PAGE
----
• Titanium was deposited to a thickness of 700 nm on the surface of one side of a quartz plate of a ceramic molded quartz vibrator chip (Ulvac Corp., quartz plate diameter: 9 mm, gold electrode diameter: 3 mm). This chip was immersed in 6 ml of 100 mM NaOH solution contained in glass cell, and the electrode on the solution side deposited with titanium was connected to the anode of the 2400 Source Meter manufactured by Keyence Corp. The cathode was connected to a copper wire and immersed in the same cell while preventing contact with the titanium surface. An electric potential of 12 V was applied thereto. At this time, the optical spectrum of light reflected from the titanium surface was monitored using an optic fiber-type reflection spectrometer (USB4000, Ocean Optics Inc.). The titanium surface took on a violet color, and a titanium oxide layer of about 35 nm was formed based on simulation results of the reflection spectrum. Simultaneous to measurement of the reflection spectrum, this chip was also able to be used as chip employing the quartz vibrator microbalancing method by stably vibrating as a vibrator in water.
  • Example 3 Protein Binding to TiO2/Ti Surface 1
  • The titanium plate for forming a 35 nm TiO2 thin film indicated in Example 1 was immersed in 5 ml of pure water and stabilized by adding 100 ml of 40 mM acetic acid. Taking this state to constitute an initial state, 100 ml of a 1 mg/ml solution of bovine serum albumin (BSA) were added thereto. The final reflection spectrum is shown in FIG. 2( c), and can be understood from the simulation results of FIG. 2( b), protein was determined to have been adsorbed to an average film thickness of about 2 nm. Monitoring a wavelength that resulted in a large change over time was determined to enable direct observation of the adsorption process. An overview of the experiment is shown in FIG. 2( a).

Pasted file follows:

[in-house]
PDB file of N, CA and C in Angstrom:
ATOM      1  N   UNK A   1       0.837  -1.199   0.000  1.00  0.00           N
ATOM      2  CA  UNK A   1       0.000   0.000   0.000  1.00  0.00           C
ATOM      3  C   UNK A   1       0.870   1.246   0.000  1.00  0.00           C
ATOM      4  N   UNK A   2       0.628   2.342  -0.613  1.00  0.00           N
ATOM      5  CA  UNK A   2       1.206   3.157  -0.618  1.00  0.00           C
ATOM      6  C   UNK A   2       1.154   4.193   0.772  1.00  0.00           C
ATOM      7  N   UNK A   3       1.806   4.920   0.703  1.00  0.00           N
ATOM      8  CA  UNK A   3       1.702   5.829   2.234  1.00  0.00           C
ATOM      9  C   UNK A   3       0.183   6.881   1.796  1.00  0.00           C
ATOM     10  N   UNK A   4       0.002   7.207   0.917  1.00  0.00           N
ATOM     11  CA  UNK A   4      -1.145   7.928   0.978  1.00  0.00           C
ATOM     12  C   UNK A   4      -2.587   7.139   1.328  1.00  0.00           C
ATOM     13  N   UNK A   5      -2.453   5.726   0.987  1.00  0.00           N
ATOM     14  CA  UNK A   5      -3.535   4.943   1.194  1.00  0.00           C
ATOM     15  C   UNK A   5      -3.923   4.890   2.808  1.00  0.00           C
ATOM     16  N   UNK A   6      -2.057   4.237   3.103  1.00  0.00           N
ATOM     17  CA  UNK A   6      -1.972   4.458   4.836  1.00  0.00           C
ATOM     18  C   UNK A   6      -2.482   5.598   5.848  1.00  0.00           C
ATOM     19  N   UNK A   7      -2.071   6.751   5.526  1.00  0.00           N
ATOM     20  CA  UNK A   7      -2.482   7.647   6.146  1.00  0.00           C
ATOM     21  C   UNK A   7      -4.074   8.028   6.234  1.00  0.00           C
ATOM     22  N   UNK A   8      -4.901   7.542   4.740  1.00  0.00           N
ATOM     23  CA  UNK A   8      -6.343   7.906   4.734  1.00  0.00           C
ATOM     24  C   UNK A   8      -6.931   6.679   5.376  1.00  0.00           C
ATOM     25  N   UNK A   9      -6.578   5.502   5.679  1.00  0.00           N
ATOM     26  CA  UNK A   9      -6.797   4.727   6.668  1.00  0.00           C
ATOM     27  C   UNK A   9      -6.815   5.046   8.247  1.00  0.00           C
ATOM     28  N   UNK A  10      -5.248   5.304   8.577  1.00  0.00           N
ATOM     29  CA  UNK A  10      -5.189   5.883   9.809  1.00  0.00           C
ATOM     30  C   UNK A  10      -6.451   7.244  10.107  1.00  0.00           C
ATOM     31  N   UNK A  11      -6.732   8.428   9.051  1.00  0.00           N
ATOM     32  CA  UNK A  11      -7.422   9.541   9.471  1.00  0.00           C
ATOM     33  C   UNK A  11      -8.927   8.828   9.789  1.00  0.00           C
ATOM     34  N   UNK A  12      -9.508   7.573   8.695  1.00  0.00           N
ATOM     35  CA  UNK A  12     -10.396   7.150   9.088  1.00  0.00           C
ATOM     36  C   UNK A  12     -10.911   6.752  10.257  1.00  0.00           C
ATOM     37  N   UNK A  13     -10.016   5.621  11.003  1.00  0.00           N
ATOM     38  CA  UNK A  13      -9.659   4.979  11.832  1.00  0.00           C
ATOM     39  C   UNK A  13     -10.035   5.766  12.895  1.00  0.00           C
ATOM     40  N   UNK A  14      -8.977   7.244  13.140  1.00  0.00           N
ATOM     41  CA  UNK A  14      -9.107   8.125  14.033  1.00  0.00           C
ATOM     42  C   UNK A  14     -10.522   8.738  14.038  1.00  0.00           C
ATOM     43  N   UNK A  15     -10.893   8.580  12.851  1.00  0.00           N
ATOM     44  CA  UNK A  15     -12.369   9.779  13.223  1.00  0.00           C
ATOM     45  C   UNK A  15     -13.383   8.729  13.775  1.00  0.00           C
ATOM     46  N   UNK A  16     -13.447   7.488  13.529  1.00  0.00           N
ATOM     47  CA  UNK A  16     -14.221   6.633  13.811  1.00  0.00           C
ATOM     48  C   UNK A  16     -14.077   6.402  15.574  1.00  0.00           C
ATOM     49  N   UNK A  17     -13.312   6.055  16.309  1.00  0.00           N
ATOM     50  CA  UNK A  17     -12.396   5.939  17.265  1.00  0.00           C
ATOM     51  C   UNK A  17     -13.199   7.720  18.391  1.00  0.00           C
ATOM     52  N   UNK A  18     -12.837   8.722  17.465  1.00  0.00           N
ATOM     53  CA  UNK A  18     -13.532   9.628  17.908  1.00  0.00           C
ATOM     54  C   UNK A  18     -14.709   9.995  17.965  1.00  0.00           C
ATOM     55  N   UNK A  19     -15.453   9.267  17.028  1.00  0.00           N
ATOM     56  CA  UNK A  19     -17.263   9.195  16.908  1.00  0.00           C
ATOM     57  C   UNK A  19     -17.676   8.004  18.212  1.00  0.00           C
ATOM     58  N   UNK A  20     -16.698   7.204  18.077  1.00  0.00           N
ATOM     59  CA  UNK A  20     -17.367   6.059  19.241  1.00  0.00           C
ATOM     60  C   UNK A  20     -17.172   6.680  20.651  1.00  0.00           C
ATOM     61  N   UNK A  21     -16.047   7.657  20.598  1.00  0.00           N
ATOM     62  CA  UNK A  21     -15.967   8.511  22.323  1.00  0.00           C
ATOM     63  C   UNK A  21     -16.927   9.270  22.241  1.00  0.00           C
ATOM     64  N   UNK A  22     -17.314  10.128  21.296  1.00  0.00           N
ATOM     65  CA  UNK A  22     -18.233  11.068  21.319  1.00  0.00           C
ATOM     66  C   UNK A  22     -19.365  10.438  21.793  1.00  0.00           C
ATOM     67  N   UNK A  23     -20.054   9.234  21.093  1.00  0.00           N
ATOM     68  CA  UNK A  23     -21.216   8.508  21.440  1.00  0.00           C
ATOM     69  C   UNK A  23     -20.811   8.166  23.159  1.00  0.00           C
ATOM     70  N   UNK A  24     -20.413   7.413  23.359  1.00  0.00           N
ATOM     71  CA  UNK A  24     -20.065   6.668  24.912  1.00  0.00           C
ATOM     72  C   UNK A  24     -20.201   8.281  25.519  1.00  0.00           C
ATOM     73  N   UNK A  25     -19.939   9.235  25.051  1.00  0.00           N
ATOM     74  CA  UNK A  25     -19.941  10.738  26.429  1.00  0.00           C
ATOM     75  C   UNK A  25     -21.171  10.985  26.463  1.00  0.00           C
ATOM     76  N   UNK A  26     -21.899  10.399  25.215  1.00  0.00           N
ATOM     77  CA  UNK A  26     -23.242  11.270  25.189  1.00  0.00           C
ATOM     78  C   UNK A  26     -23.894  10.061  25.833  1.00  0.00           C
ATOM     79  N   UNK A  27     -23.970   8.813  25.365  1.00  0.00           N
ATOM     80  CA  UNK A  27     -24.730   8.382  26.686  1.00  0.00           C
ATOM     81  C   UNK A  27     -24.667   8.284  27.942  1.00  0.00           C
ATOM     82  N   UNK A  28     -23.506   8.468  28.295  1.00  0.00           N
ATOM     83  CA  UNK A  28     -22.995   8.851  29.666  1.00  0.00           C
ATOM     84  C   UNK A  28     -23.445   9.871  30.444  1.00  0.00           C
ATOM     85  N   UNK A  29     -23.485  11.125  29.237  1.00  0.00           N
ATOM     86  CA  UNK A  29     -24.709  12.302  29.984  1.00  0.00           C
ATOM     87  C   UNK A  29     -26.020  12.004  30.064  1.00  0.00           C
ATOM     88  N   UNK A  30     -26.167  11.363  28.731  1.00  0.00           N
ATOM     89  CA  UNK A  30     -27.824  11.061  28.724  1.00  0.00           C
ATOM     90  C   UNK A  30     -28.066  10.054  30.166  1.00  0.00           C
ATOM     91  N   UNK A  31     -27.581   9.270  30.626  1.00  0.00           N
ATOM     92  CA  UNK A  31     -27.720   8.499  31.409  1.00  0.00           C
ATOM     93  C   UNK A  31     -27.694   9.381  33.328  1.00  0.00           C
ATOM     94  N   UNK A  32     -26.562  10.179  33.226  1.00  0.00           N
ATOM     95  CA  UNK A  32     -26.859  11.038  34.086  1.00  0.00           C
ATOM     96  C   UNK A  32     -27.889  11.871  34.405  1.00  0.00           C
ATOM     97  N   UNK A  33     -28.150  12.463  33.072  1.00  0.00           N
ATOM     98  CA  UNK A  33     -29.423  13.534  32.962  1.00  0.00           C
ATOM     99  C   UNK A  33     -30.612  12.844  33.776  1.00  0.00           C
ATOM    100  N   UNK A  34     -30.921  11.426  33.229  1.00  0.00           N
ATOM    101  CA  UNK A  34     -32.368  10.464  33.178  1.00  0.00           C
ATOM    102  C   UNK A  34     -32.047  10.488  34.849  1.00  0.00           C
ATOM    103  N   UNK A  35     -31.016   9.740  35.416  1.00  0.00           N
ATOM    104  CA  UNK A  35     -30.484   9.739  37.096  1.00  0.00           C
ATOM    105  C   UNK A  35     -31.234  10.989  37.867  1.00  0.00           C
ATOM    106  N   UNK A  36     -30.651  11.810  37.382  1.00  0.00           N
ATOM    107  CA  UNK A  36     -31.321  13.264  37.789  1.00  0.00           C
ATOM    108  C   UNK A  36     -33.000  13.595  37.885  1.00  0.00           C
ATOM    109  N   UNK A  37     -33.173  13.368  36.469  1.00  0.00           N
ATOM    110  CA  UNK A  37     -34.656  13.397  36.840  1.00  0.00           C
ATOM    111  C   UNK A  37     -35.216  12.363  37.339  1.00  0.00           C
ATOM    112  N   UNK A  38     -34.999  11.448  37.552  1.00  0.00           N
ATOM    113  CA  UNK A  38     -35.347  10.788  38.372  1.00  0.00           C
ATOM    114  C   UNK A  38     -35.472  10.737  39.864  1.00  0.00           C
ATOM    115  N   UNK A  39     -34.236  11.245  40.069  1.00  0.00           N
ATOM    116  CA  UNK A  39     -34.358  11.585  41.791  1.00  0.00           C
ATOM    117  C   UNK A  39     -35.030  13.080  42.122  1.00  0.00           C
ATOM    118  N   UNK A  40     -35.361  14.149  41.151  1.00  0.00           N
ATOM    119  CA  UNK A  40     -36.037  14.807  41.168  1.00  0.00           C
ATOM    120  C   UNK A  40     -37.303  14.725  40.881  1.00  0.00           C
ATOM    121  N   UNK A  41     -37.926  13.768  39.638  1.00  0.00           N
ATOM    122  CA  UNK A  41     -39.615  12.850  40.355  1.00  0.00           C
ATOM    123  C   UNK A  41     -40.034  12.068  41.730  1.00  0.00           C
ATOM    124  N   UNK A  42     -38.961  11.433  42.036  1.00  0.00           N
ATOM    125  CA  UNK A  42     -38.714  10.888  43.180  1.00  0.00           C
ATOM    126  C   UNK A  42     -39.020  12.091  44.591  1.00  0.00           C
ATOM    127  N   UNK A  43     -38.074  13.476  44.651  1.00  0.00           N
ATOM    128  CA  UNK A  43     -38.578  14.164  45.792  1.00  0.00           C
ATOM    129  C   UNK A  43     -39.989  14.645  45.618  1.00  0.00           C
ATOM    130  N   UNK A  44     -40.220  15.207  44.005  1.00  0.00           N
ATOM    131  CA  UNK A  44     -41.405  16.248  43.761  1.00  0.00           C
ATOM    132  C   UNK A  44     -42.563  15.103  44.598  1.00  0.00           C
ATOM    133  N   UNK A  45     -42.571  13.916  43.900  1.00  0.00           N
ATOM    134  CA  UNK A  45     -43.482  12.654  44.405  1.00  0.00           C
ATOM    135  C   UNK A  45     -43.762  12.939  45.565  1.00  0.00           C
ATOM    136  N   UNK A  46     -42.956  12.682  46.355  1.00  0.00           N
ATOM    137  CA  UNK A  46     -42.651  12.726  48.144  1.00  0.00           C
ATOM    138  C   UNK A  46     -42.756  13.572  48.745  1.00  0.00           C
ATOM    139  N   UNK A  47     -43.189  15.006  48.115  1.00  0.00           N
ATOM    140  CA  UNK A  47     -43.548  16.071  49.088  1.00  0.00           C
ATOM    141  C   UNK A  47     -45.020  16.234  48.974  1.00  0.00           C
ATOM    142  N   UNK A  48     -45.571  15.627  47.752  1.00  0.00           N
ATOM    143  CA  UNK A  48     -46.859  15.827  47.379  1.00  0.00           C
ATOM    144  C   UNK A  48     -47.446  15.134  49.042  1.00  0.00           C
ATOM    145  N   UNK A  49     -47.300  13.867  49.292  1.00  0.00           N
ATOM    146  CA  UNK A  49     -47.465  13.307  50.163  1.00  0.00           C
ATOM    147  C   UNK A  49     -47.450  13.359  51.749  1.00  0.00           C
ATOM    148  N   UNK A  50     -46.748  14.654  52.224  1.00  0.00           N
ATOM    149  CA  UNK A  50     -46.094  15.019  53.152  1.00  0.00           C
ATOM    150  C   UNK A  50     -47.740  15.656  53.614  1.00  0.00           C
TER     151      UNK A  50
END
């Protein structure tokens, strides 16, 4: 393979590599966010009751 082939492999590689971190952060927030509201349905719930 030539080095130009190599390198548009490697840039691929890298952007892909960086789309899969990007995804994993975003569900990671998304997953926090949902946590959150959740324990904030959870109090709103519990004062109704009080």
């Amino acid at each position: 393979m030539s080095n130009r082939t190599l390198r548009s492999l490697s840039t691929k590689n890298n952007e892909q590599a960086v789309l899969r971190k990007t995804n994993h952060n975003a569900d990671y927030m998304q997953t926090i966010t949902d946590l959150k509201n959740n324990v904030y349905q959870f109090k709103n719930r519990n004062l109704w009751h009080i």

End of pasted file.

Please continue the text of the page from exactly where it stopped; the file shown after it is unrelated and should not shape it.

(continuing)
• Example 4 Protein Binding to TiO2/Ti Surface 2
  • The titanium plates for forming 35 nm and 55 nm TiO2 thin films indicated in Example 1 were each immersed in 5 ml of pure water. Taking this state to constitute an initial state, 100 ml of a 1 mg/ml solution of lysozyme were added thereto. Changes in reflectance were monitored at each wavelength. As shown in FIG. 3, reflectance at each wavelength fluctuates with lysozyme adsorption corresponding to the titanium oxide layer. The direction of the increase or decrease of the change is attributable to a shift in phase corresponding to the titanium oxide layer, and this can be arbitrarily and easily controlled according to conditions during formation of the titanium oxide layer. Thus, binding of the same protein can be simultaneously measured at multiple wavelengths. Using the difference between wavelengths of different phases makes it possible to increase the size of the response and offset noise attributable to the optics. What is more important is that, in the case the solution absorbs light, measurement can be carried out while avoiding the wavelength at which light is absorbed.
  • Example 5 Protein Binding to Surface of Quartz Vibrator Chip Deposited with 700 nm Titanium Metal Forming 35 nm TiO2 Thin Film 3